Good evening my beautiful readers! I hope your past week was incredible and I pray that this new week will be even more amazing than the last. I want to thank you for checking out my blog and I am so grateful to have such awesome supporters. I love you all so much.
LET’S GET TO BUSINESS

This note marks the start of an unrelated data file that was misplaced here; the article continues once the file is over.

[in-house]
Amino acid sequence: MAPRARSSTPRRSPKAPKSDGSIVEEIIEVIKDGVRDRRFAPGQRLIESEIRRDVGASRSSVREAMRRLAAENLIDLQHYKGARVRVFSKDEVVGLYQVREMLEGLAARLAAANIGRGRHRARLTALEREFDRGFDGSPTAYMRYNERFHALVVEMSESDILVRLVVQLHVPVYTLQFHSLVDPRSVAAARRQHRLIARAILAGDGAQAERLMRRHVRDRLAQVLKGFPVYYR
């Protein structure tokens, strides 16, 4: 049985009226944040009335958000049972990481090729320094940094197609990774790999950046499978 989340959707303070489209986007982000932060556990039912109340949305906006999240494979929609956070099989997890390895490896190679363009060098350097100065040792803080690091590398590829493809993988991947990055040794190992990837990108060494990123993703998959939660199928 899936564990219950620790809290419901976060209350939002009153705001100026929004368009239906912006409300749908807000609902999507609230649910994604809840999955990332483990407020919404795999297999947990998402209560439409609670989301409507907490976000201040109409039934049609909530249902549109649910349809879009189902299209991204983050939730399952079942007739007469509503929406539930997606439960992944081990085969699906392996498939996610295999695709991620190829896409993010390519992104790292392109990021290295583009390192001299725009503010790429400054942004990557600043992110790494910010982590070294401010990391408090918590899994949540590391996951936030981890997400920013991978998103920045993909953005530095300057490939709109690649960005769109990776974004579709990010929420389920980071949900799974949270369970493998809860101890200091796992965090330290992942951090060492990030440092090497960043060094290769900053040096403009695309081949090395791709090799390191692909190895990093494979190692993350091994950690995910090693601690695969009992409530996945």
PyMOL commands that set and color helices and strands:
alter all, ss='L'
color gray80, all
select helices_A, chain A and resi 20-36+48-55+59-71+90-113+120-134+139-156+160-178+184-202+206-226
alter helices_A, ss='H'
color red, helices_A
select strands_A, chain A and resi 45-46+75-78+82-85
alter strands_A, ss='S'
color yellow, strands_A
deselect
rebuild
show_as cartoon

These past months actually I have been suffering inside. My personal bouts with acne have been so difficult that I have spent days in tears, almost have had panic attacks, isolated myself from others, overly judged myself, picked myself to no end, overcleansed my face more than three times in one day, and used almost every product that you can think of to clear it up. My battle with getting clear skin was magnified due to my low self confidence and lack of self-worth. I based so much of my self worth on how well my skin appeared. This morning, I rushed to the bathroom mirror to do my daily examination of my face. I check for any new breakouts, scarring, peeling, flaking, dryness, undereye bags, texture and how my skin appears in various angles and lighting. Bathroom lighting is an old adversary of mine. My self-love journey can be chronicled through my routine bathroom check ups. The check-ups reassure my critter brain that I look fine and there is nothing wrong with me. I began to do what I always do when I have a problem: research. My go to’s are YouTube videos and blogposts. As I watched YouTube videos on how people have healed their acne, I learned about Louise Hay’s You Can Heal Your Life. In the book, Ms. Hay goes through a list of physical conditions and provides probable reasoning for why we have those conditions. The probable cause for acne she provided was, “Dislike of self. Not accepting the self”. Those words were very hard for me to digest, but I believe it has truth to it because I have not liked myself for years. I tried to think back to the exact moment, but I think it was because I had been bullied, teased and ostracized in my youth. I have been hit as I have gotten off of the bus. I have been called a “faggot” as I walked up the stairs. I have been humiliated by guys that I thought liked me. I have been completely ignored by guys in school. I have been completely avoided by guys in school and even in college.”Noah is gay. Put your glasses back on. Your nose is too big. You look like a rat. Why you sound so gay? Are you gay? You sound like a girl. You walk like a girl. You have to get thicker skin. Why are you so emotional? You are a double minority. So, you like getting stuff in your butt? That’s disgusting”. Those are just a couple of things that I have heard in my lifetime. Whether it was about my looks or my sexual orientation, I felt so ashamed of myself. I desperately wanted a boyfriend so I can feel some form of love. No one really talked with me about being gay, and so I learned through trials and tribulations. I have never been in a relationship, but I have had many heartbreaks. I have been stood up on possible dates. I have been left on “read” by a guy I liked after I expressed my feelings for him. I have been ignored by guys that I have wanted to go on dates with. I have given money to others/bought things for others in hopes of receiving love from them. I have been laughed at by peers, students from different schools and even by a guy that I was interested in. I remember being in 6th or 7th grade and I had befriended a 4th grader. He seemed so cool and nice, and I thought that was my chance to have a younger brother because I don’t have one. Everything went well and we always joked with each other. Unfortunately, one day, him and his friend were laughing and asked if I was gay. I felt so ashamed of myself and I did not want him to look at me differently, so I denied it. His friend and him replied, “No, you are” and laughed as they walked back to class. He never spoke to me again. I felt so worthless in that moment. I remember being in the boys bathroom and I was at one urinal and a classmate of mine was at the farther end. He said and I am paraphrasing, “Noah, don’t look over here because we all know what you’re into”. I was in 7th grade. I felt so humiliated. I hated myself. In 8th grade, I signed up for the basketball team. It was my way of trying to relate more to my father, because my brother and him have always had such a unique connection that I wanted with him. I was not the best at athletics, but I wanted to make my dad proud. On the basketball team, there was this coach, who I thought was funny and charismatic, but I would soon see who he truly was. I remember in basketball practice being so afraid of embarrassing myself. I remember as we would do passing drills, I was passed the ball and it hit my face and knocked my glasses off. I laughed it off, but I felt so embarrassed. I was always so afraid of being hurt or feeling pain. In retrospect, I think it was because after all that I had been through, I did not want to feel pain again. I remember when I missed one practice and a classmate of mine had told me that Coach referred to me as the team’s “secret weapon”. I did not think that I was good at all but that made me feel so special. I anticipated the next practice so that I could ask him why am I his secret weapon? After our practice had wrapped up, I went up to the Coach and asked him why and he replied, “Oh I didn’t mean that, I just said that so the guys can get serious”. I felt so hurt. My confidence felt destroyed. The next time we had a game win, he said in front of the team, “Even Noah is making progress on the court, what are y’all doing?” I felt like the constant butt of the joke. It brought me back to being about 12 or 13. During that time, I really disliked myself, my looks and everything about me. I remember I had the Nintendo Dsi and I would take pictures. At that time, I really disliked my nose. Around that time, I had attempted suicide a few times. I did not think that my life was worth living and that I even mattered for that fact. I am trying to remember when was the exact split or why the feelings were so intense? It is hard for me to go back to my past because I remember the pain I felt. The constant anxiety, pressure to prove myself as a man, and the overwhelm of not being accepted. It felt as if I had no friends. I still have a hard time being fully comfortable around black heterosexual men, because I was teased and ostracized by black heterosexual men. I always thought that there was something wrong with me since a lot of black boys have avoided me or don’t want to be seen around me. I felt like I had this contagious disease. In my high school days, it got easier but I had became much more quiet and rarely showed my personality. I felt that if I were too myself, I would be easily pointed out as “the gay one” and that label had followed me since I was in 1st grade. I wanted a chance to establish my own identity, so I began to use kindness because that was what helped me through my pain. Prayer, journaling and positive affirmations really helped me. I still struggled with liking myself but I tried to do things that kept my mind off of appearance. I thought that with the use of products and outside sources, I could heal my skin and have a perfect complexion. I equated clear skin with beauty, a love life, success, joy and peace. I believed that if I didn’t have clear skin, then I was not worthy of love, happiness or even life. I felt so insignificant and mentally exhausted because I had tried so many things. I have asked so many people for advice, tips, reassurance, etc. and I thank them for being so patient with me. It is not easy and it brings back those painful feelings of the past. However, today I choose to accept myself. I have toned myself down and shrunken myself for too long. I have not given myself permission to be who I am in years. Today, I choose to live in my own truth and start living my life. I am a Black, gay man who deals with cystic acne, hyperpigmentation, self-confidence issues, body image issues, anxiety, depression and people pleasing. Each day is a learning experience, and I pray that through sharing some of my stories, that this can be healing for another individual. You are loved. You are important. You are significant. You matter. I believe in you. By no means I am claiming to be a victim, I have acted out a lot in my life and I am not perfect by any means. A common flaw I noticed in many of experiences is that I didn’t value myself, but I do not want you to all to make the same mistakes that I have made. I hope this was able to touch you. God bless you all on your respective journeys. Much love and blessings.